Since the Federal Reserve started to increase interest rates, I have seen a slight decrease in values for some companies, as would be expected in this environment, but not to any significant degree. Instead, I’ve seen more significant changes in value because of earnings expectations, not interest rates. And not always downward.
The impact of rising interest rates on lower middle market M&A can be complex. Here are some potential ways that higher interest rates have impacted transaction activity:
- Higher borrowing costs: As interest rates have risen, borrowing costs for businesses have obviously increased. This makes it more expensive for companies to finance transactions. As a result, some companies may choose to delay or cancel M&A activity, which could slow down deal flow.
- Increased competition for deals: As the cost of capital has increased, investors have become more selective about the deals they pursue. This leads to increased competition for deals in the lower middle market as investors seek out companies with strong growth potential and attractive valuations.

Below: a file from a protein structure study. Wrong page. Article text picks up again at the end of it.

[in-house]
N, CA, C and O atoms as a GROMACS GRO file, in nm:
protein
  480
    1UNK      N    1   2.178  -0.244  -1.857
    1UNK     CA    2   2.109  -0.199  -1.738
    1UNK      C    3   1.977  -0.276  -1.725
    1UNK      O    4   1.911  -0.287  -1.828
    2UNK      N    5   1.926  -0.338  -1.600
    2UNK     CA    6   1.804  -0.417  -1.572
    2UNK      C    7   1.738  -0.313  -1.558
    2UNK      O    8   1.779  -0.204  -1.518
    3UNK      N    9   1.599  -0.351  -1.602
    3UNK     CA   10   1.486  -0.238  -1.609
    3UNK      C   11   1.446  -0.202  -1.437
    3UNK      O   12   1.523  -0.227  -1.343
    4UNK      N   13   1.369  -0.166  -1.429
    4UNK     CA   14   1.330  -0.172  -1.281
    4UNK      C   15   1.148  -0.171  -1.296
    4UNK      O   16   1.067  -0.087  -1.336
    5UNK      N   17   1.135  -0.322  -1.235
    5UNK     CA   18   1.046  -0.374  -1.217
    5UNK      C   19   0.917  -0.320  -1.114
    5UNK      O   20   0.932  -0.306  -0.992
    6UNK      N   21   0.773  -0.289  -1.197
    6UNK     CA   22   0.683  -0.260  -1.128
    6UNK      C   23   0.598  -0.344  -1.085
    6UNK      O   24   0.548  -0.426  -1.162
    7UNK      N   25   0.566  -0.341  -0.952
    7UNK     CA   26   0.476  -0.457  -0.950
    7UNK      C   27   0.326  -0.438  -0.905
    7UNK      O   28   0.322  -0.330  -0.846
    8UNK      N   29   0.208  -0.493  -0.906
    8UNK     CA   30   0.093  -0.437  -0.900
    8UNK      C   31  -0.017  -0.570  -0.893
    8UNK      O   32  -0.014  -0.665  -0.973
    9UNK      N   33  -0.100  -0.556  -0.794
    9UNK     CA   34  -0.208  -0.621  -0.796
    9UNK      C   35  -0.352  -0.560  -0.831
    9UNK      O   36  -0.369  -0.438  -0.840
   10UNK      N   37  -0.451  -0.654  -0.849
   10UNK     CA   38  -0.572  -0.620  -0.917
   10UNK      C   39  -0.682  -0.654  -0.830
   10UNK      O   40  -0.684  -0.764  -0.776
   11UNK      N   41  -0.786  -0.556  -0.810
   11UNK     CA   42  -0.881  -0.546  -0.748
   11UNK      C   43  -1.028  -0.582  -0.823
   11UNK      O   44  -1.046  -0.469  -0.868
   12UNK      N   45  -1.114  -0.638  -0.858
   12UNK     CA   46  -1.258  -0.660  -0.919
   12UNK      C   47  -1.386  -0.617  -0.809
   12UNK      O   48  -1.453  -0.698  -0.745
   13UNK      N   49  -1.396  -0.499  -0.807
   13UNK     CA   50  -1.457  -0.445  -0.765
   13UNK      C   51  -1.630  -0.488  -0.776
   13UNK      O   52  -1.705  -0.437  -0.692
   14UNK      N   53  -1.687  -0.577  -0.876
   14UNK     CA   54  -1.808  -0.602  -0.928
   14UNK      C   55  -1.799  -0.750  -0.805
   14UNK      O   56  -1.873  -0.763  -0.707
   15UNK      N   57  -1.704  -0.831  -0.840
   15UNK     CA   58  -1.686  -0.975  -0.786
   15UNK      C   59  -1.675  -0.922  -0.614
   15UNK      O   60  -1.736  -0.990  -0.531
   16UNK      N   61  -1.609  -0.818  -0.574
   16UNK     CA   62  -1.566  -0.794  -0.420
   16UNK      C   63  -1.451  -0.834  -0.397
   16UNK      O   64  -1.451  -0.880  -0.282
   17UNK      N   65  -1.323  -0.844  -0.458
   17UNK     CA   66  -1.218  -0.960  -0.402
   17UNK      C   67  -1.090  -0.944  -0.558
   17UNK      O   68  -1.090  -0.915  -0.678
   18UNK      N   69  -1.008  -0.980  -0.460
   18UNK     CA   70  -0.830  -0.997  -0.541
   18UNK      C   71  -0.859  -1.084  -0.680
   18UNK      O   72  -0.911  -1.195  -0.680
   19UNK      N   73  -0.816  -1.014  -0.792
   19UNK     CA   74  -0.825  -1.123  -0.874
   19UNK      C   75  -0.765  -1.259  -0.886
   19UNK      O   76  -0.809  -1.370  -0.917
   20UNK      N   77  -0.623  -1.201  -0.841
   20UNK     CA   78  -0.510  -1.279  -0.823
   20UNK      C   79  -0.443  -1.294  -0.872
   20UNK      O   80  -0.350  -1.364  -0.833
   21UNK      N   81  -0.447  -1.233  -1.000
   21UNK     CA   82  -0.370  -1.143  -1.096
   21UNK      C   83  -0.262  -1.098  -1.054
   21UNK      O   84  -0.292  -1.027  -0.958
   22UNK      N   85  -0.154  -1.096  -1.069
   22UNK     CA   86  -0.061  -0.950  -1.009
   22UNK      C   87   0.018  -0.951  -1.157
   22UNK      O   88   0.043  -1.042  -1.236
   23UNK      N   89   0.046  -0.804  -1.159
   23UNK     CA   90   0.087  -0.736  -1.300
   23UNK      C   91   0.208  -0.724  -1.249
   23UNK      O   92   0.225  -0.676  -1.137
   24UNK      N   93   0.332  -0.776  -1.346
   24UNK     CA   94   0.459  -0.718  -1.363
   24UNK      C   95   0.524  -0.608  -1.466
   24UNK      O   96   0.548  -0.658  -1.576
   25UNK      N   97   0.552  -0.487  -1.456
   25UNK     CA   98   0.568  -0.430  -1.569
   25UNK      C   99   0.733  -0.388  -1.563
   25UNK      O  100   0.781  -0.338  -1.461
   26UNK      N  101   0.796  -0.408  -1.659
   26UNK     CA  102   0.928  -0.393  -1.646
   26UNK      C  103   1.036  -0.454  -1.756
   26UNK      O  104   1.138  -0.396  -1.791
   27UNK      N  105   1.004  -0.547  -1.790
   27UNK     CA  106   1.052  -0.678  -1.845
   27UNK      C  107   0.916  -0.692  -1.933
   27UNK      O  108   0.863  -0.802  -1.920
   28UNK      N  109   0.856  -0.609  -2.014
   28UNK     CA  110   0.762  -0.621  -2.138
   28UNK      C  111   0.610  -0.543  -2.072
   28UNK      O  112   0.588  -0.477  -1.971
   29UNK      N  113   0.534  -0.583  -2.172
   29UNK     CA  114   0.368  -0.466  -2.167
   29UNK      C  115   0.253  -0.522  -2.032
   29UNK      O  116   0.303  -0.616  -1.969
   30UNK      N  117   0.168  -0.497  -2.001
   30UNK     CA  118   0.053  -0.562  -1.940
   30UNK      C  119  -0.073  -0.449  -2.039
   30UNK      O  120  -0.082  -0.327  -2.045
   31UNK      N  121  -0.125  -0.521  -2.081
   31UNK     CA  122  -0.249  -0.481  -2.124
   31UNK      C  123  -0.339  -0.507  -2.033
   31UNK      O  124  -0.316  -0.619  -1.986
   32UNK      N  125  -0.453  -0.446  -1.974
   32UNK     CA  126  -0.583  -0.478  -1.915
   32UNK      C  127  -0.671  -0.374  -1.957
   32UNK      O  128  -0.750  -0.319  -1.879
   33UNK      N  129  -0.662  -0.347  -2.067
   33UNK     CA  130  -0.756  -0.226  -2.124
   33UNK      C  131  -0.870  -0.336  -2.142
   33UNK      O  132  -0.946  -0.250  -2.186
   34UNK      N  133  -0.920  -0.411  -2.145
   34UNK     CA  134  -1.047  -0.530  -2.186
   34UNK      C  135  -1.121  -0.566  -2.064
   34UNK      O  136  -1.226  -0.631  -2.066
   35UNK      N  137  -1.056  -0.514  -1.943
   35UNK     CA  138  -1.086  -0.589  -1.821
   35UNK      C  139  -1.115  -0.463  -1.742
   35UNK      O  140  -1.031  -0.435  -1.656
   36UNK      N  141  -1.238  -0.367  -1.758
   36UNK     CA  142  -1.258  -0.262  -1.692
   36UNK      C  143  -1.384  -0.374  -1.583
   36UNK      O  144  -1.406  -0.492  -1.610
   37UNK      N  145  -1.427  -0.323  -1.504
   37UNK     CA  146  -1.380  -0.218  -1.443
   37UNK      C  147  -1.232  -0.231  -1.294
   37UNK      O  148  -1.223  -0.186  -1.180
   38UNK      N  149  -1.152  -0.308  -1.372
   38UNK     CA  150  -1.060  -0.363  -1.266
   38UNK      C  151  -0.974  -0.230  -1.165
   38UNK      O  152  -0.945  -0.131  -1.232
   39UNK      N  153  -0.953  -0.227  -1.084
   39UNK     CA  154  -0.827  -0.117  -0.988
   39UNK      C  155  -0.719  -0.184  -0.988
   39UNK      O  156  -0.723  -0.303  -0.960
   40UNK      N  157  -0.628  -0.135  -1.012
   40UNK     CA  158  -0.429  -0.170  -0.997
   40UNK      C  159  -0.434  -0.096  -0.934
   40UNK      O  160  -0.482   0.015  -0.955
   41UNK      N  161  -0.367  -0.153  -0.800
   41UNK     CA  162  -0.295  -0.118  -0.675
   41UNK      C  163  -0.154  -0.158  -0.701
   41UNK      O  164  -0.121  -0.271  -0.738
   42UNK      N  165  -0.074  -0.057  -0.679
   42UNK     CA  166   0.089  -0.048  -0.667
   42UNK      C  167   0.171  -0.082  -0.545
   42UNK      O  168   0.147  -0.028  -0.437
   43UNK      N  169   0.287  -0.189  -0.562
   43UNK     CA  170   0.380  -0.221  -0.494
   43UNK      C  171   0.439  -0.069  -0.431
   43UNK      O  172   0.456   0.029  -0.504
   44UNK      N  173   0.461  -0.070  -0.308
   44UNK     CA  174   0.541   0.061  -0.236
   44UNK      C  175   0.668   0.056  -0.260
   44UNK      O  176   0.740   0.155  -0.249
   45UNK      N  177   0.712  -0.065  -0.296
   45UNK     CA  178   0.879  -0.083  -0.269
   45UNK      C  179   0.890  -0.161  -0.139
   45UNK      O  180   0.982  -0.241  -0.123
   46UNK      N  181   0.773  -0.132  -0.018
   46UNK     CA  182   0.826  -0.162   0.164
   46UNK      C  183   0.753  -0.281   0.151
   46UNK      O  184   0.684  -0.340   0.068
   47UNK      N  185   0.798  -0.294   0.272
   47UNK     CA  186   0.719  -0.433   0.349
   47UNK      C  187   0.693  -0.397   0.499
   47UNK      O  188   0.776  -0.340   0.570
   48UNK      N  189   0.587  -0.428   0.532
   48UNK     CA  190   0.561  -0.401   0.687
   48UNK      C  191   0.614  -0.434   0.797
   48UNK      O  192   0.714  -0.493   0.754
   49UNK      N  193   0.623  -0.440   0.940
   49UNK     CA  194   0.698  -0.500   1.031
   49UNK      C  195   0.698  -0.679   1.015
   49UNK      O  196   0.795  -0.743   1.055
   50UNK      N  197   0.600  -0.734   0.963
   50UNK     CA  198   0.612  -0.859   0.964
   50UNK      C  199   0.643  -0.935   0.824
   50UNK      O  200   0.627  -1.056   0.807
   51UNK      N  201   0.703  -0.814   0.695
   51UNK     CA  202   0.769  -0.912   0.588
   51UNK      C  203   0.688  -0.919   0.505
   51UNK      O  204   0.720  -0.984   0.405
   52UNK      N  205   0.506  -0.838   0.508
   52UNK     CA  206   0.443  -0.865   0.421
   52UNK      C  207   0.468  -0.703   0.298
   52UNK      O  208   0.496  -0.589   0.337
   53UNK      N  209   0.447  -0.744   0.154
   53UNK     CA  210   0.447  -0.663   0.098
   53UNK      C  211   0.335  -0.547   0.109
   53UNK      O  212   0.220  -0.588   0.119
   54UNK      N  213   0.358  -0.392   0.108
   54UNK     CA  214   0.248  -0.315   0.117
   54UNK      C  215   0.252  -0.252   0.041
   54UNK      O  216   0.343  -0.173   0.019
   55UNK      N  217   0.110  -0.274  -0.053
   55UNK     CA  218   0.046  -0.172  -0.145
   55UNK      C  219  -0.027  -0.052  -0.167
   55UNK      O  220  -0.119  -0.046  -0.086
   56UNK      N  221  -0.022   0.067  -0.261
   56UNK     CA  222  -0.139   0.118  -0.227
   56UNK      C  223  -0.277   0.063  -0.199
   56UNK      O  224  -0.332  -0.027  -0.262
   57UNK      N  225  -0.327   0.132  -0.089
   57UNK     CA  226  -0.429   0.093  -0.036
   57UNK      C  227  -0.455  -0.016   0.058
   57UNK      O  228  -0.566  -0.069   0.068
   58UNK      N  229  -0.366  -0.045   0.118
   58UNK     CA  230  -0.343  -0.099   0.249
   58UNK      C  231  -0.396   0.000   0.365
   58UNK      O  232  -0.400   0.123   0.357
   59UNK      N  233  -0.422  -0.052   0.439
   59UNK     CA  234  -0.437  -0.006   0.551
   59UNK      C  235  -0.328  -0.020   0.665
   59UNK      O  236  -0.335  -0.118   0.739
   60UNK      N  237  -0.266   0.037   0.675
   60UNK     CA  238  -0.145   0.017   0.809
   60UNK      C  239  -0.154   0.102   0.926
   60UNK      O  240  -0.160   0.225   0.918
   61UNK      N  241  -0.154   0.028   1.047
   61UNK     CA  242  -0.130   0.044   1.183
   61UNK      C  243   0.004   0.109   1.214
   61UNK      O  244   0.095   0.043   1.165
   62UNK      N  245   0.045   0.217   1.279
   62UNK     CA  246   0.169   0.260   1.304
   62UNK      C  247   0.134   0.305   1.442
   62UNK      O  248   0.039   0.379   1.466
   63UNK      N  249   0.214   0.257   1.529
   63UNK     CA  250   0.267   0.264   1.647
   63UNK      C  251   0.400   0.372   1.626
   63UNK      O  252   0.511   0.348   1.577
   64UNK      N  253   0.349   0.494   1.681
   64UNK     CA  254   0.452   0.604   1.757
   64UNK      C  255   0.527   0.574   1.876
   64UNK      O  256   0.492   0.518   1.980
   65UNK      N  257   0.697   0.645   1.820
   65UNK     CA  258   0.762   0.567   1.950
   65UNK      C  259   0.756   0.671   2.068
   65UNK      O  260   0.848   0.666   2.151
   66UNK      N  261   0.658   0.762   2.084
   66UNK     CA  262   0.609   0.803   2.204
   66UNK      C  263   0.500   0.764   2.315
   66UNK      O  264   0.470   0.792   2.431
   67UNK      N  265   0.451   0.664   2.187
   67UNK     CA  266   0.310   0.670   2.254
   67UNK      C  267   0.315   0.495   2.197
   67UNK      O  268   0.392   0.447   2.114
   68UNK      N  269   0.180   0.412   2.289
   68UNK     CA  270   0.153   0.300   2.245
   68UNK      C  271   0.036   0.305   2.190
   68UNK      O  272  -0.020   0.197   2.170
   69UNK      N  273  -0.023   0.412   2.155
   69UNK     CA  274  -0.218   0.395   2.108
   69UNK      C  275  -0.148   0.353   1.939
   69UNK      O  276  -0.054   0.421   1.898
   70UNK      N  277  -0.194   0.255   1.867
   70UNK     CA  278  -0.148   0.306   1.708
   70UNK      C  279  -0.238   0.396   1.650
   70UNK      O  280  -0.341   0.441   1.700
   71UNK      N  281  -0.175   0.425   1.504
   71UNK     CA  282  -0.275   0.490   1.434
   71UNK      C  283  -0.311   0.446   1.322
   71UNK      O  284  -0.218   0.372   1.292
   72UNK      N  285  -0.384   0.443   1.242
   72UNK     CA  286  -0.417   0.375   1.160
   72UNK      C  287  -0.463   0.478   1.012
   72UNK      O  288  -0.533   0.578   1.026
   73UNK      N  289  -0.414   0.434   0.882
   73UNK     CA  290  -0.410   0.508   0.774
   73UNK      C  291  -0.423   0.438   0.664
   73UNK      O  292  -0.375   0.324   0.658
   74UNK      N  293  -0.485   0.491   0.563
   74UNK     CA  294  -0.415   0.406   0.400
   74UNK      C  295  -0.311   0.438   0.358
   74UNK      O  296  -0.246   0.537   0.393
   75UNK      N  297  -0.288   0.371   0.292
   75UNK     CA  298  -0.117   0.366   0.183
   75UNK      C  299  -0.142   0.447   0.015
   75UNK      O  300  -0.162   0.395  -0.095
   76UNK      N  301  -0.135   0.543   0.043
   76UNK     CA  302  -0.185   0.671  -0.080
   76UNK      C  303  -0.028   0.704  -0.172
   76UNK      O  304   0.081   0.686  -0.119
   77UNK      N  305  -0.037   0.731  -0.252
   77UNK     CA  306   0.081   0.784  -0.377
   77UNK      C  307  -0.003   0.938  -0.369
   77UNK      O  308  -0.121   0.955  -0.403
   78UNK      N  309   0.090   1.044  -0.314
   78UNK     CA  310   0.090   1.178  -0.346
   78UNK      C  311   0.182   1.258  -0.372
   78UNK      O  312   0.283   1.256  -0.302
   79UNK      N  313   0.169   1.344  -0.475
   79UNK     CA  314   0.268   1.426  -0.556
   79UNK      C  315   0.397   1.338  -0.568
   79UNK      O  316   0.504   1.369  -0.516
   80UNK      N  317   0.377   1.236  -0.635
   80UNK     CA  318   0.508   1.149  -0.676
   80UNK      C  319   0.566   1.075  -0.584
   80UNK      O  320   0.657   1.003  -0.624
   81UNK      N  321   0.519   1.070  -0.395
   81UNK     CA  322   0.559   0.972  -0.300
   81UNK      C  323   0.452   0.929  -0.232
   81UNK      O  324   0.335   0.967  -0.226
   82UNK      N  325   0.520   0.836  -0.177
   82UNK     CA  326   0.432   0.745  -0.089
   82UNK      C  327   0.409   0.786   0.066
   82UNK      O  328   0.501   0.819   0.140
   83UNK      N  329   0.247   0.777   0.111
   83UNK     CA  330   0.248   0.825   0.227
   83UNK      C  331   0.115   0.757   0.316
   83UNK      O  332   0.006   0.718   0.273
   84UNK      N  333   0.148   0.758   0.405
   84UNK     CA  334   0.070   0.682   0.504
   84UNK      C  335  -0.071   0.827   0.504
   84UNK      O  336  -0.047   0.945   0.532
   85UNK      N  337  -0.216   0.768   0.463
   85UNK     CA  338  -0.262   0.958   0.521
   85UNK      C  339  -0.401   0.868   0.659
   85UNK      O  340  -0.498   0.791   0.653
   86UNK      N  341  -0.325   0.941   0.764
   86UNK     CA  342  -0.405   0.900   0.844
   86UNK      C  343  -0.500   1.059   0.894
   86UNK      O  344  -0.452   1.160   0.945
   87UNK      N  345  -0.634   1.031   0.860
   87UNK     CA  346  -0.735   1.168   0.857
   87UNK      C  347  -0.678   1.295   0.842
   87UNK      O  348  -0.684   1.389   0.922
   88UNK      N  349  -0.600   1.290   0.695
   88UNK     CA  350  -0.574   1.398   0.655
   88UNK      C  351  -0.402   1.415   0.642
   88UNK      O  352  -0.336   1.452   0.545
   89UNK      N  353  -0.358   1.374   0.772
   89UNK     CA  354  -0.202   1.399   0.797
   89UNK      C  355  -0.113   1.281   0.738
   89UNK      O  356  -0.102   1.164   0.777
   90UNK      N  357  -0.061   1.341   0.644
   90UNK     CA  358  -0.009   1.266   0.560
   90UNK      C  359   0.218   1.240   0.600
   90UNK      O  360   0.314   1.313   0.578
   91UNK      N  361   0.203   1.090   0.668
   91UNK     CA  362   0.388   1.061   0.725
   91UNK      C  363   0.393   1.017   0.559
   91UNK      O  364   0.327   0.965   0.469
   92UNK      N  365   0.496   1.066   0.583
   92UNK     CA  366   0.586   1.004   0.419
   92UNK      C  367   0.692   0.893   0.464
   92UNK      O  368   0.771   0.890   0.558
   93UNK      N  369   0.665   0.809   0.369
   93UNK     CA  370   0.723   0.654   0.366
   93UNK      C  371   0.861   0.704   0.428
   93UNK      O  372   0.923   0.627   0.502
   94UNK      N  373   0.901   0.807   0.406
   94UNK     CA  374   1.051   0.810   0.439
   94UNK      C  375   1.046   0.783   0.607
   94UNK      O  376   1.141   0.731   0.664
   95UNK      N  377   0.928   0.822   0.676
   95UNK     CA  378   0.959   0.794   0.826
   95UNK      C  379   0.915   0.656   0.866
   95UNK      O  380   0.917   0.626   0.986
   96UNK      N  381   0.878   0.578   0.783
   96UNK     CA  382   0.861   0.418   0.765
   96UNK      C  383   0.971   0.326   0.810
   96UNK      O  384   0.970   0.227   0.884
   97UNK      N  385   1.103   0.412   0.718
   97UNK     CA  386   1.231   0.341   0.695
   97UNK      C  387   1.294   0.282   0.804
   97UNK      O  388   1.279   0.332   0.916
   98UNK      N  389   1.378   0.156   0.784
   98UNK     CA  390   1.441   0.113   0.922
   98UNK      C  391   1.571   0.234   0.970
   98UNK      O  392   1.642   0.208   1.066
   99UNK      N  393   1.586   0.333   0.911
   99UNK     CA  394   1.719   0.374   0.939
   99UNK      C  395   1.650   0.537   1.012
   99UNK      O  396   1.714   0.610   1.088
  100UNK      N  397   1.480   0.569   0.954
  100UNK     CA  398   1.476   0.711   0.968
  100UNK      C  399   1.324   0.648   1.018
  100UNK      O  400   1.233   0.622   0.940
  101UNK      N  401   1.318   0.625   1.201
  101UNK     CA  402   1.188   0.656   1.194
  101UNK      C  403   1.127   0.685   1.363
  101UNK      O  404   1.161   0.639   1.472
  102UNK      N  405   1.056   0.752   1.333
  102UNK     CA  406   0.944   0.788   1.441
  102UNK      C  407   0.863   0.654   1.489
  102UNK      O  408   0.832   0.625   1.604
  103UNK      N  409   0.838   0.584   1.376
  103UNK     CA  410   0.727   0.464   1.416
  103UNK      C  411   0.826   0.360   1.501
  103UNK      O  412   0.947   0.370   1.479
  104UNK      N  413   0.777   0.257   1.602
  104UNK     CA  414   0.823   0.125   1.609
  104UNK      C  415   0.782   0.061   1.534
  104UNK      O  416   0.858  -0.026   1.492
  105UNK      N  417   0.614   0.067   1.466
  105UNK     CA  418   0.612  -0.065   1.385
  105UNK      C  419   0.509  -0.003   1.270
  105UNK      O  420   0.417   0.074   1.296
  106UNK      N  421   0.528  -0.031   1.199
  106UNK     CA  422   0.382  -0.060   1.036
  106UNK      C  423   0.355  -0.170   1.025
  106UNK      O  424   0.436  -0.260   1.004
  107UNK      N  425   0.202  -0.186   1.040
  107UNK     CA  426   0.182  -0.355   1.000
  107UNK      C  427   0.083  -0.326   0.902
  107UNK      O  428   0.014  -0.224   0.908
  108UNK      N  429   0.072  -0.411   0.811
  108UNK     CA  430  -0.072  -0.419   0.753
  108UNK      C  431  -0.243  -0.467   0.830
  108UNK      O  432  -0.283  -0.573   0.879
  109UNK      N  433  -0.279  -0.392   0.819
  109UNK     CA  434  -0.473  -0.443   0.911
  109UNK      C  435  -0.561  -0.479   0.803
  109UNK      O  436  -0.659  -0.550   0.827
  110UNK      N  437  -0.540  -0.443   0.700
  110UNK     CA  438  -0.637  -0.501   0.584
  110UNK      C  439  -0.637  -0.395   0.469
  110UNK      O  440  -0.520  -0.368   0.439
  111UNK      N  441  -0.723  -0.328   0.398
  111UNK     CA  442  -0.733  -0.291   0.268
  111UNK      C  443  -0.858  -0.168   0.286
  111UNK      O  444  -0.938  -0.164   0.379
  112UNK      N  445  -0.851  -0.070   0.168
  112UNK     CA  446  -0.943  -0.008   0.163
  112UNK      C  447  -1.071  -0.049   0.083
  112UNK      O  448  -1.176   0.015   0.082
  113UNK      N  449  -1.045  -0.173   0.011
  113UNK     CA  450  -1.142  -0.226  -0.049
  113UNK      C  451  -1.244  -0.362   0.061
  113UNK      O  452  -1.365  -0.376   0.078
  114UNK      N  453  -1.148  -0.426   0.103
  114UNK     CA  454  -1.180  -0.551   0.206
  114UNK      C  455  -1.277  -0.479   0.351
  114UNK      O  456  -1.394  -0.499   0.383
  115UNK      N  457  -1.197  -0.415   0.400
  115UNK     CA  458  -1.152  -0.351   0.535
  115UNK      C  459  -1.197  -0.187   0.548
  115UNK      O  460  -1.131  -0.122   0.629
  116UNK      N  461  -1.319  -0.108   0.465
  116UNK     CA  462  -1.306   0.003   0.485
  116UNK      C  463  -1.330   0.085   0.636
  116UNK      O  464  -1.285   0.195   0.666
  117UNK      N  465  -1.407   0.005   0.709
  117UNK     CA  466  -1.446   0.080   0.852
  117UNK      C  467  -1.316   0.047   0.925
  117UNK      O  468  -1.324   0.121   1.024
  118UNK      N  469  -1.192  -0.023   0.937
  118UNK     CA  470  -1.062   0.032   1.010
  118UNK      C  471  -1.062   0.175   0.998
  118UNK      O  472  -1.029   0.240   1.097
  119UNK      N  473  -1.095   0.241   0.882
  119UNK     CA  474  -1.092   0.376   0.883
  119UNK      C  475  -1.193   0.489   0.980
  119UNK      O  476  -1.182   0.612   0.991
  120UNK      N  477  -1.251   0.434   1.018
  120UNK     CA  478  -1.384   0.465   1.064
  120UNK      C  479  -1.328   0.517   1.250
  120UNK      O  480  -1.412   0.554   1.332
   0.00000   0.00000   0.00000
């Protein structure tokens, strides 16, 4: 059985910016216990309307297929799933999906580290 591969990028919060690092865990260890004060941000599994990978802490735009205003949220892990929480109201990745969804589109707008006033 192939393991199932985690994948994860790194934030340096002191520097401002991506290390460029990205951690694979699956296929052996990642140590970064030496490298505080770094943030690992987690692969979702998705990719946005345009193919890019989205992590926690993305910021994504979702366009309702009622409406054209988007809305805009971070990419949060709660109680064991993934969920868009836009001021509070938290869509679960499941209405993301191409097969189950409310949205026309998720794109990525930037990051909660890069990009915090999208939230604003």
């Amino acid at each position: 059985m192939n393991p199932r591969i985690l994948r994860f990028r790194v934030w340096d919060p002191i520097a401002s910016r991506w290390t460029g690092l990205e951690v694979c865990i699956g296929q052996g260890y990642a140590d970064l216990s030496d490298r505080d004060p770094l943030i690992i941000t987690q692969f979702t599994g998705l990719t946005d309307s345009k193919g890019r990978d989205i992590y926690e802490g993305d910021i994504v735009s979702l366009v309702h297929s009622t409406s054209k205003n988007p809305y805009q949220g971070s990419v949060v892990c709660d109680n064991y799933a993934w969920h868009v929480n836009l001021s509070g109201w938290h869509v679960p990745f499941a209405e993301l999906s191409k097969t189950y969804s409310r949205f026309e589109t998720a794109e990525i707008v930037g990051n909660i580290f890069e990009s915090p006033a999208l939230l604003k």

- Impact on valuation multiples: Higher interest rates also impact the valuation multiples used to assess the value of companies in M&A transactions. Higher interest rates lead to higher discount rates (therefore lower valuations), which could impact both buyers and sellers in lower middle market M&A.
- Shift towards equity financing: Rising interest rates may also lead to a shift towards equity financing, as companies seek to avoid higher borrowing costs. This could make it more difficult for companies to secure debt for M&A transactions, leading to a greater reliance on equity financing.
Here’s an interesting little chart that shows the averages for a few different rates by decade. As you can see, current rates are about where they were prior to the great recession, but not anywhere near the 1980’s.
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